Gannet numbers at RSPB Bempton Cliffs have soared in the last three years.
Research this summer has revealed that since 2009, there has been a remarkable rise of 40% in the number of birds breeding on the sheer chalk cliffs at the nature reserve between Bridlington and Filey, which is the UK’s largest mainland breeding gannet colony.
Previous surveys by RSPB staff and volunteers have shown a year-on-year growth since records began in 1969, when there were only 22 pairs at Bempton Cliffs.
But this year’s figures reveal there are now 11,061 breeding pairs, a leap of 3,202 pairs since the last survey in 2009.
The researchers also counted 798 non-breeding birds, which, when they are old enough to find mates, will add to the numbers which turn the cliffs into an amazing wildlife spectacle throughout spring and summer.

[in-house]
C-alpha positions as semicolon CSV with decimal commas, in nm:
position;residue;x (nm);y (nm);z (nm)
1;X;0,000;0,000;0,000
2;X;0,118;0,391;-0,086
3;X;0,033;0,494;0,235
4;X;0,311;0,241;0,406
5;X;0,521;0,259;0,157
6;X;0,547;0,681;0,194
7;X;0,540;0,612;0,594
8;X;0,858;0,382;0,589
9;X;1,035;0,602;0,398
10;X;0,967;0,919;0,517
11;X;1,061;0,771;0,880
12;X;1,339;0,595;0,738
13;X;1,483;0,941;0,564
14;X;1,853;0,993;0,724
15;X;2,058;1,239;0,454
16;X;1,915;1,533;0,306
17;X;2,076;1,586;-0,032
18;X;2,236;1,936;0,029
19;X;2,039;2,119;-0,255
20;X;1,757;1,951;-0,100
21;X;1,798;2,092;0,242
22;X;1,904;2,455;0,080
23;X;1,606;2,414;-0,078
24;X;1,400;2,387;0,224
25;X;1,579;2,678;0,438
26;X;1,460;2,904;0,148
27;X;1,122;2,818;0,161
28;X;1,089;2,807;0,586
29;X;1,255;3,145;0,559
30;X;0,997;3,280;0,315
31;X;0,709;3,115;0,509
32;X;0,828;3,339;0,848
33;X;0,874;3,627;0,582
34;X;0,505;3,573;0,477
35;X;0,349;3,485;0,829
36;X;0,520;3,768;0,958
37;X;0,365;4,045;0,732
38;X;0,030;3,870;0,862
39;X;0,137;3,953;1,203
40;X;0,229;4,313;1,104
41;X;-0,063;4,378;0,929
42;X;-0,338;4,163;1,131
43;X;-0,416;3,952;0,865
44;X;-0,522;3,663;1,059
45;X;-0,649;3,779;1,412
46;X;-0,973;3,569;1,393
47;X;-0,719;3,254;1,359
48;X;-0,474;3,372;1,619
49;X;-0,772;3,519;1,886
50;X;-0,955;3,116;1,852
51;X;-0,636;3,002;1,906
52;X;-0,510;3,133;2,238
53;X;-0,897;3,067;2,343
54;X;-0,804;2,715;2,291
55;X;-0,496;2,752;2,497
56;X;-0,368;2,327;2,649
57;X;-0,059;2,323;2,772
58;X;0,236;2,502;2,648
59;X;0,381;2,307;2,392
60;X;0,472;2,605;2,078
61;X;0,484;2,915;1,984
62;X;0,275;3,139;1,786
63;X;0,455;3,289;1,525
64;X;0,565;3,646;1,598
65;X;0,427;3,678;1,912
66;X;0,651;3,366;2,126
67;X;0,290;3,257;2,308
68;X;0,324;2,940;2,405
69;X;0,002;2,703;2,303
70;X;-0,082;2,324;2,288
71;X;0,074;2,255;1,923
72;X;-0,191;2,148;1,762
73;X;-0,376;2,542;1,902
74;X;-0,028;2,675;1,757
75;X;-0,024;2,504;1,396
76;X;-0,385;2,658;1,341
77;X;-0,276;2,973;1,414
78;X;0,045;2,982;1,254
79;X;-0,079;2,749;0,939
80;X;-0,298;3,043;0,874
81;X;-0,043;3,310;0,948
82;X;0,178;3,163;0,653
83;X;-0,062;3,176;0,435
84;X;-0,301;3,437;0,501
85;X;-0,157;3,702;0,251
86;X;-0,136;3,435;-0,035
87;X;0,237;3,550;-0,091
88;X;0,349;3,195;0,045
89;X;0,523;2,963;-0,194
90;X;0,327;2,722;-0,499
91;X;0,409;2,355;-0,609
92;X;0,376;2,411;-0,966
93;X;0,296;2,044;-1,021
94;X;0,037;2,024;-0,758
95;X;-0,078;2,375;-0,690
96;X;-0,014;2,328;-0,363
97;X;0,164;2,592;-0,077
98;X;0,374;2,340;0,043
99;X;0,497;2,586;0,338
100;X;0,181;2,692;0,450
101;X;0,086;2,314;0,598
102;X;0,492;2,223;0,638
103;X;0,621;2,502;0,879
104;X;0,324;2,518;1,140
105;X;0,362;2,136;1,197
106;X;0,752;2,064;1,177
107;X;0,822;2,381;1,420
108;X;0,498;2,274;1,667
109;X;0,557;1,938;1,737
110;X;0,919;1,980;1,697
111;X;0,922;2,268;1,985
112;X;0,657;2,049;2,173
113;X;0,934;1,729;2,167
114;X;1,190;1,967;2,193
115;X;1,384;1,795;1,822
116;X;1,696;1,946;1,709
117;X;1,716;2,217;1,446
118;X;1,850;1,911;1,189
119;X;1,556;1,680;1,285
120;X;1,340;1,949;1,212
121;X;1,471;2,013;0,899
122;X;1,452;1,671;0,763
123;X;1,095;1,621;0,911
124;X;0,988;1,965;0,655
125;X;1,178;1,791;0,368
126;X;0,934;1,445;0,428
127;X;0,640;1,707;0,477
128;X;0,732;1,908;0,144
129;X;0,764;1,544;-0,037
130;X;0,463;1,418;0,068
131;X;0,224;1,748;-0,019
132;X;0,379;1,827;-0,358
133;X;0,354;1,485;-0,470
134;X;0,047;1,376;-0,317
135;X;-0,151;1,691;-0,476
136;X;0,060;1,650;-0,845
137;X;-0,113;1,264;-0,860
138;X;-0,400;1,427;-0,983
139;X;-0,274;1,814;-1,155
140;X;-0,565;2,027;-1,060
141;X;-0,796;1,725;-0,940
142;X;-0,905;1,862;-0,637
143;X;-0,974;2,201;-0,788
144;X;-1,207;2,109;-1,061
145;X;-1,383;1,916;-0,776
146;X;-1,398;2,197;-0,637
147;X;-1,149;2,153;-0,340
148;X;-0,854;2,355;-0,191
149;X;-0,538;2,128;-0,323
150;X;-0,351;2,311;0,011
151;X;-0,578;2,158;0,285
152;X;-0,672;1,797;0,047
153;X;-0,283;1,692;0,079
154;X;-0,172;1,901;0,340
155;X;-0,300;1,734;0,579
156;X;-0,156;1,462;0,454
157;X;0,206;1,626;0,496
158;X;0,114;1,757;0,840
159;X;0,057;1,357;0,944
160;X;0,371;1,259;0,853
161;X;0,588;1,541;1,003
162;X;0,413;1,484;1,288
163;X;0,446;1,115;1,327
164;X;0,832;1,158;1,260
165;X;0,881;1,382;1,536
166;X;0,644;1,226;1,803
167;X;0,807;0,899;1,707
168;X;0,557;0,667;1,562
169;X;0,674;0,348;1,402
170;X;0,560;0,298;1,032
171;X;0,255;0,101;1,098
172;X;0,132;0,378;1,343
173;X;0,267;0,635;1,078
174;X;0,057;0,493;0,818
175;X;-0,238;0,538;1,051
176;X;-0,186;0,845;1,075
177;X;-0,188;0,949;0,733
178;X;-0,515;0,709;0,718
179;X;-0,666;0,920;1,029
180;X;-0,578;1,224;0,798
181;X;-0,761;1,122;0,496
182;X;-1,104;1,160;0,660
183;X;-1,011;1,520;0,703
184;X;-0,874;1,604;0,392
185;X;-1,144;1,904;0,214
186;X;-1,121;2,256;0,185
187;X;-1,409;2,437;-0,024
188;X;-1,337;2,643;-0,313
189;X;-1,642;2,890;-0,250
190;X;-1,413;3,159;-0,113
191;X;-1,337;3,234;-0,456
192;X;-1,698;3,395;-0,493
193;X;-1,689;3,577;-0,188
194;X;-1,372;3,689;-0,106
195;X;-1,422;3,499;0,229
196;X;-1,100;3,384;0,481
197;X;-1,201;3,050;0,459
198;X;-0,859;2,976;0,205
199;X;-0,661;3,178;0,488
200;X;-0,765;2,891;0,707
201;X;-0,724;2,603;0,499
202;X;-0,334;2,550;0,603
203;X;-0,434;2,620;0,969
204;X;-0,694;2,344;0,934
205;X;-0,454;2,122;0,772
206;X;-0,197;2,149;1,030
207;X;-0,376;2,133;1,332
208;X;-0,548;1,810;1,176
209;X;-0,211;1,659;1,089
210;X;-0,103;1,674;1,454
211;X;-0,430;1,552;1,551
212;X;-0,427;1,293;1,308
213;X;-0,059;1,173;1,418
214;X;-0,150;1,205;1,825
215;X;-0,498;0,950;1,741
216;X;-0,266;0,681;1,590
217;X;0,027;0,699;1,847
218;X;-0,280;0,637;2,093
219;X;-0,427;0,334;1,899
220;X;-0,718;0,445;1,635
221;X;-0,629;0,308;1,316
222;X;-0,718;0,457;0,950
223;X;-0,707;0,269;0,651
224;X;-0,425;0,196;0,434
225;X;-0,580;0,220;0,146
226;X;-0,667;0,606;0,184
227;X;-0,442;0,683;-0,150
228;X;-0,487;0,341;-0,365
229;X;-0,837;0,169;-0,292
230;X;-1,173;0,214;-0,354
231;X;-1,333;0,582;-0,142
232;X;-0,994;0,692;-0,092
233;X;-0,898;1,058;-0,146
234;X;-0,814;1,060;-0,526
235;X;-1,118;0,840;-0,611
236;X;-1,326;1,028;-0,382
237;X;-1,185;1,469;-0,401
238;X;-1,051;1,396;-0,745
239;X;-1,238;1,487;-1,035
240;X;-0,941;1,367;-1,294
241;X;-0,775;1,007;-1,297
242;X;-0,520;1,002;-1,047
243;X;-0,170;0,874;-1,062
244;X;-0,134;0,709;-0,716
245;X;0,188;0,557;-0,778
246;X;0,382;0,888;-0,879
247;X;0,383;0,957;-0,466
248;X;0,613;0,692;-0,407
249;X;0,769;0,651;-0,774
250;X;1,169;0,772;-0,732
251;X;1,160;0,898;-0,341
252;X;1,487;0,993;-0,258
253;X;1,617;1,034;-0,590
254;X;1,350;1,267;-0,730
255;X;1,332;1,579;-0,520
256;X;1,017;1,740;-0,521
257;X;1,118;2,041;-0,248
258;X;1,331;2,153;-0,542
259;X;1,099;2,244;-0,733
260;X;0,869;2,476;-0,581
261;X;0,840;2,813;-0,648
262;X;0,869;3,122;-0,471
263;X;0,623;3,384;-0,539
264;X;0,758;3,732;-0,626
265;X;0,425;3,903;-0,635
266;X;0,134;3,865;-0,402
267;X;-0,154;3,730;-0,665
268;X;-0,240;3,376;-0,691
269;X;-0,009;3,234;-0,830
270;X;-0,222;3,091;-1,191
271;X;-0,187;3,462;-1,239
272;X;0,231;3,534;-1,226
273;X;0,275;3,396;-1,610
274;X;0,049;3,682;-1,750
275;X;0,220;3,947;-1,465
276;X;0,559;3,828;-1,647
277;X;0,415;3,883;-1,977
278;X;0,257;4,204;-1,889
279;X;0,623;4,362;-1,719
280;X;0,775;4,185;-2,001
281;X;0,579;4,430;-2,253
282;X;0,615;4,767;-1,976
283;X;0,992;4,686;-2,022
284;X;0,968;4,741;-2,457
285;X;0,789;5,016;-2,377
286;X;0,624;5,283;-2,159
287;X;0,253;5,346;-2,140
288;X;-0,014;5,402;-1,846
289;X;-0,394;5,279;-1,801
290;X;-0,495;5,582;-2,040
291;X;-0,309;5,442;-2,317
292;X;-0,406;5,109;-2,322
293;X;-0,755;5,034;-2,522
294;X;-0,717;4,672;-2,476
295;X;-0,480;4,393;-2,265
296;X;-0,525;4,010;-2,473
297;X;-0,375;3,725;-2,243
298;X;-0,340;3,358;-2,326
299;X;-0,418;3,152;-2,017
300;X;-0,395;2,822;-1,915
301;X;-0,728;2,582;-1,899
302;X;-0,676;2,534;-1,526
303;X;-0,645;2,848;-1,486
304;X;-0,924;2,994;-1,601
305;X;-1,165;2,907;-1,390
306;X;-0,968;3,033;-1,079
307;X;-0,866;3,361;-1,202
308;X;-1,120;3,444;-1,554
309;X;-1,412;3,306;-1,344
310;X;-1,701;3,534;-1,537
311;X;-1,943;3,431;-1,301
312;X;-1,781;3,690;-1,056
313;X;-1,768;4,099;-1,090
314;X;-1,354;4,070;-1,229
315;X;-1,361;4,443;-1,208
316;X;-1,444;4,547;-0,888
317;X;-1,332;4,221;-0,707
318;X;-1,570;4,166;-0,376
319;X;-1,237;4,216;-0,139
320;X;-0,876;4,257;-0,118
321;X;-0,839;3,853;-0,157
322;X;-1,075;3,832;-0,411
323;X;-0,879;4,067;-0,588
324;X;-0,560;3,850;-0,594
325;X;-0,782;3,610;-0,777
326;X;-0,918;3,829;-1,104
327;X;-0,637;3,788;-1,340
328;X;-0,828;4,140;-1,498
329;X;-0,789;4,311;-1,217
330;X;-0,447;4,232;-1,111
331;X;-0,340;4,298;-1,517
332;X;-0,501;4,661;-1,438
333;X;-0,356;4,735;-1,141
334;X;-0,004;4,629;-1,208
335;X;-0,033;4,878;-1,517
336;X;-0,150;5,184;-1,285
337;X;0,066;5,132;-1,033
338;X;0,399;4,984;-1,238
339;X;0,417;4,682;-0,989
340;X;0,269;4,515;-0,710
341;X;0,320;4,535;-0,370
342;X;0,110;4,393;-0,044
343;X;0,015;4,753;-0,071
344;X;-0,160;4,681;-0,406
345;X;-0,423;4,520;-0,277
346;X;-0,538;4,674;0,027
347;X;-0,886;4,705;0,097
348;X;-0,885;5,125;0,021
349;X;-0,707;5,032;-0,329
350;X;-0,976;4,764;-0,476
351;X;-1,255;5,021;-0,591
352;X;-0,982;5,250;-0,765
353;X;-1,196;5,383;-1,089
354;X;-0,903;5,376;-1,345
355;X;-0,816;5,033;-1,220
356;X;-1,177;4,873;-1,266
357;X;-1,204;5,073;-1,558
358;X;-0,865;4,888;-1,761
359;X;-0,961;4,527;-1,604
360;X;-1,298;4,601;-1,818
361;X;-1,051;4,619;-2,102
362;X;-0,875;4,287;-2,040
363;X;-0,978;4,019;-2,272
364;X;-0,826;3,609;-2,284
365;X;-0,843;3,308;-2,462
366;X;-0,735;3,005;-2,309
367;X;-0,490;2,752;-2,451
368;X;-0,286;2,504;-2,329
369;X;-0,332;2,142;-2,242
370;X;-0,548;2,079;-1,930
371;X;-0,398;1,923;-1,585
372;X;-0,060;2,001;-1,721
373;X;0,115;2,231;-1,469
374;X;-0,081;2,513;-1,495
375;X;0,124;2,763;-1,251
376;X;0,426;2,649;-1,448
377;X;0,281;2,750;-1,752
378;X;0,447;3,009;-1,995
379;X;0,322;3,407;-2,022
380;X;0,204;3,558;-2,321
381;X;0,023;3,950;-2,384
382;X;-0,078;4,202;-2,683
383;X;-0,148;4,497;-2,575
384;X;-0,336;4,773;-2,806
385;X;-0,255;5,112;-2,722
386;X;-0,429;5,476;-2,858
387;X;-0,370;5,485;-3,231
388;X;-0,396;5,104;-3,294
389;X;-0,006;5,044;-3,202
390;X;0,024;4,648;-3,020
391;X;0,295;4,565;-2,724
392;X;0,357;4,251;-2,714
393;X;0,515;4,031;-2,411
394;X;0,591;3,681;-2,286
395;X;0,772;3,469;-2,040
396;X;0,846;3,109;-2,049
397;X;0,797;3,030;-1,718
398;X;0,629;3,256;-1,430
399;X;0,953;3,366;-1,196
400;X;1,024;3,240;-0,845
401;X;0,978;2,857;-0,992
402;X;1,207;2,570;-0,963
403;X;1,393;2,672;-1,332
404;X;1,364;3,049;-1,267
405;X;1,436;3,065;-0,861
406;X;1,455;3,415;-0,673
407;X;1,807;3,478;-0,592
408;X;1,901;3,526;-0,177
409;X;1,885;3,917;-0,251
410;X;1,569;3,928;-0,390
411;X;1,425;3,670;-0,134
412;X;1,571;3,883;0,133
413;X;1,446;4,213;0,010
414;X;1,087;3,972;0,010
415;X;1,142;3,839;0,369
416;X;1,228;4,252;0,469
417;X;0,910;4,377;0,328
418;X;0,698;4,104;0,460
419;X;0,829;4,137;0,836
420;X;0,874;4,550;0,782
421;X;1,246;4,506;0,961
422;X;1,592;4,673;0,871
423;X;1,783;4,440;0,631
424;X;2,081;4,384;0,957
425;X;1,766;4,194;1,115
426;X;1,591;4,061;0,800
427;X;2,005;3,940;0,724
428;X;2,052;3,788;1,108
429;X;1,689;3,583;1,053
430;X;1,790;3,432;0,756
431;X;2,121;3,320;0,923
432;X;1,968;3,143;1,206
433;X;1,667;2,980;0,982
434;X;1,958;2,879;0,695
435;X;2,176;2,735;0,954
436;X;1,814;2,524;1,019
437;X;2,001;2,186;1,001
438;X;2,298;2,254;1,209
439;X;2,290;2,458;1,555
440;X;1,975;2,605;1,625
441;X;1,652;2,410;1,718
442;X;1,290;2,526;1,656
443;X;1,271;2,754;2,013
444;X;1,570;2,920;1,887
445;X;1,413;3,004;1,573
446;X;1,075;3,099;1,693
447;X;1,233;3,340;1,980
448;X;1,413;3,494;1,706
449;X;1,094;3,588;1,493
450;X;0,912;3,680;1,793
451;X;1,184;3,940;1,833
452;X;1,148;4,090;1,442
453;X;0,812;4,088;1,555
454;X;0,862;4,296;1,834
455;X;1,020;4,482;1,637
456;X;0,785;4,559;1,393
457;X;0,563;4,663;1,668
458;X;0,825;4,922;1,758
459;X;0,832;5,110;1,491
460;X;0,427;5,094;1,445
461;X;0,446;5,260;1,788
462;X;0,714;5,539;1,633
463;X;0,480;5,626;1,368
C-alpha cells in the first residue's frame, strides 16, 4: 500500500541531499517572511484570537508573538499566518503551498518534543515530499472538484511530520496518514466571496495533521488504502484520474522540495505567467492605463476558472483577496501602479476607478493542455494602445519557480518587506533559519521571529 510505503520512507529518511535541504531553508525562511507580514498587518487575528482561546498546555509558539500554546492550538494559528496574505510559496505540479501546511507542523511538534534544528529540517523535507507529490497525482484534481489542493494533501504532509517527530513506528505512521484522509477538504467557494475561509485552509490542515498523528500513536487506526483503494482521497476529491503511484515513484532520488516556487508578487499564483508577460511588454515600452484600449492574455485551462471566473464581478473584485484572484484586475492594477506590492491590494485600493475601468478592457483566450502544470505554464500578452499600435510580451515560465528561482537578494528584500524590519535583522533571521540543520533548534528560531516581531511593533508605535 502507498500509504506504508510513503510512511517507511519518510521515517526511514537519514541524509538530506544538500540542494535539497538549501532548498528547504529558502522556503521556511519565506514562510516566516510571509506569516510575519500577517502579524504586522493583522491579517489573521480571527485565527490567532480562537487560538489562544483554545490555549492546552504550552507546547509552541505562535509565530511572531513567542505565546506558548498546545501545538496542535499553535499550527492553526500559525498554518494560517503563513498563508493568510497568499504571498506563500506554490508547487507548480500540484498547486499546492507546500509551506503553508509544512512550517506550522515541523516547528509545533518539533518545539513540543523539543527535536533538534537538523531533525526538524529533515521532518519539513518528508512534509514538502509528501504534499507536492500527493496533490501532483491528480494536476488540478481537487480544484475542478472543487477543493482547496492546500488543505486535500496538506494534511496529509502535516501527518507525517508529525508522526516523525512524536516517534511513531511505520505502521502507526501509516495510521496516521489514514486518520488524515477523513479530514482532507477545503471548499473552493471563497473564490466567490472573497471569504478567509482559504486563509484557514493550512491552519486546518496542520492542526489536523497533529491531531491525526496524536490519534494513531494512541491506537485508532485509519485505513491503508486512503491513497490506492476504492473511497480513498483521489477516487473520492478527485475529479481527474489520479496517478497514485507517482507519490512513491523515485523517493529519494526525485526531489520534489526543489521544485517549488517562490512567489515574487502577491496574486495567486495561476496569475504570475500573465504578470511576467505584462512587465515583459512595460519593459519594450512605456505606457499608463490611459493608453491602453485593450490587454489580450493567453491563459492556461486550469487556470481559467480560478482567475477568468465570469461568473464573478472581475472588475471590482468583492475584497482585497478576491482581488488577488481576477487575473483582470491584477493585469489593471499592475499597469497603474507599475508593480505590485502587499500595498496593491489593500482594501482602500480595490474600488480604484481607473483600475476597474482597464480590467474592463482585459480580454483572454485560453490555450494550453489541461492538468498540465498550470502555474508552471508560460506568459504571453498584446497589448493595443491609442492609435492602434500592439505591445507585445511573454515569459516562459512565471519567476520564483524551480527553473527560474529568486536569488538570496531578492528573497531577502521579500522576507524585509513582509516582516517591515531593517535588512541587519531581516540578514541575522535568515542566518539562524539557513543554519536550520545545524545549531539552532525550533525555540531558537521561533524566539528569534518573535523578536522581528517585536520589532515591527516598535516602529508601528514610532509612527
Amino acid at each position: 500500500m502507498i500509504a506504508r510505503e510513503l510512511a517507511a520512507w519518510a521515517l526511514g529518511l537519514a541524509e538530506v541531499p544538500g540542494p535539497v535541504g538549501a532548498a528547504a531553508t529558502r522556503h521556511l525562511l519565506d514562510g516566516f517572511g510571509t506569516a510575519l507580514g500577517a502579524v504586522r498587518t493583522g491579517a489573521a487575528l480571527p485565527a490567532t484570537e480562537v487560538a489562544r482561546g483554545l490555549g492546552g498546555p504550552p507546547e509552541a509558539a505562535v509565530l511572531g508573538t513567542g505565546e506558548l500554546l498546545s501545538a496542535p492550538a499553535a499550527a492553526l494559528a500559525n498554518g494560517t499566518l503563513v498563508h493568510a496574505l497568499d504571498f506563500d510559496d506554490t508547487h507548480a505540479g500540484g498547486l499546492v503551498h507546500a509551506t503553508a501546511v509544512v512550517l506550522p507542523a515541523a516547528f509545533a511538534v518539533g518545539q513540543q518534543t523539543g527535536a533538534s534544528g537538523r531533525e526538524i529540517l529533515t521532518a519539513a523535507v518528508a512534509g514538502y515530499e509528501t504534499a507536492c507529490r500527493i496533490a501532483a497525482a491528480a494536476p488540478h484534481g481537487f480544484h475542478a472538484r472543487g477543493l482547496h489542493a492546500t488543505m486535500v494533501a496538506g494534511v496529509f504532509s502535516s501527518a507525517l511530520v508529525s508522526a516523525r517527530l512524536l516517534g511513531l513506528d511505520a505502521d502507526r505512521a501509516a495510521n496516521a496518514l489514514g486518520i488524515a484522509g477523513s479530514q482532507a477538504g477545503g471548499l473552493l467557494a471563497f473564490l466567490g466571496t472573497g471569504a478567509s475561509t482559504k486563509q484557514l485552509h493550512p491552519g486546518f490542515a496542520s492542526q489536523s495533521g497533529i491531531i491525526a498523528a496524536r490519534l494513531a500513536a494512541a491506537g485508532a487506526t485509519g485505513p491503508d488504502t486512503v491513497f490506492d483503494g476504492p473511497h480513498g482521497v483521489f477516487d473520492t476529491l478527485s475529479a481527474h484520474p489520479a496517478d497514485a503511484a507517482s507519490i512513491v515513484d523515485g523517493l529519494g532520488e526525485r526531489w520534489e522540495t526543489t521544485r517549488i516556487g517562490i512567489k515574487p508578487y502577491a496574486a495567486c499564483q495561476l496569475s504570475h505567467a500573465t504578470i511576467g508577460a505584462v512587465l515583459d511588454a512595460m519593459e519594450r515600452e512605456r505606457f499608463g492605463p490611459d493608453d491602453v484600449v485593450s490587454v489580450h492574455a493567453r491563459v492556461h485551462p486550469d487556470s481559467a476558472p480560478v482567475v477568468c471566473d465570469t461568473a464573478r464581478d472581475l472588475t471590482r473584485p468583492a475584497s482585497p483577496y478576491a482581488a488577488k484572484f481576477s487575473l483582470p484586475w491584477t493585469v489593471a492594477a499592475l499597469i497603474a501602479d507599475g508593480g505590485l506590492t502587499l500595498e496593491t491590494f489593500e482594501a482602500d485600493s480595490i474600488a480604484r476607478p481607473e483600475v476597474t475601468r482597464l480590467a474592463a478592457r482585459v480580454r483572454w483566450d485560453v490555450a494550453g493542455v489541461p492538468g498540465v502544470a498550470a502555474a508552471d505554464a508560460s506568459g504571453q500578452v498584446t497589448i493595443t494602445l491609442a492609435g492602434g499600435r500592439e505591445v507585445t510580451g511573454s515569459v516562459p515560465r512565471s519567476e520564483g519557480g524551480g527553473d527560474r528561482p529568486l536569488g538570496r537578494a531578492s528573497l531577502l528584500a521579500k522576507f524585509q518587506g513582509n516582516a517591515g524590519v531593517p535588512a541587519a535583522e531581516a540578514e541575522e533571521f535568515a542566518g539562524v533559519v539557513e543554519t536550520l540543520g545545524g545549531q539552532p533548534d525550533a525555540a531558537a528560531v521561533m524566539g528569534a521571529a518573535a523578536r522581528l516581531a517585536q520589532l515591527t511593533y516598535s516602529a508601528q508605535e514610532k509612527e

Assistant Warden David Aitken, who led the boat-based survey that recorded the figures, is thrilled that these spectacular birds are going from strength to strength.
“Gannets and some other seabirds can fly huge distances – sometimes as far as 600km round trips – in their search for food,” he said.
“This is one of the reasons why vital offshore Marine Protected Areas are needed to safeguard not just seabirds but also other sealife and the important areas where they feed.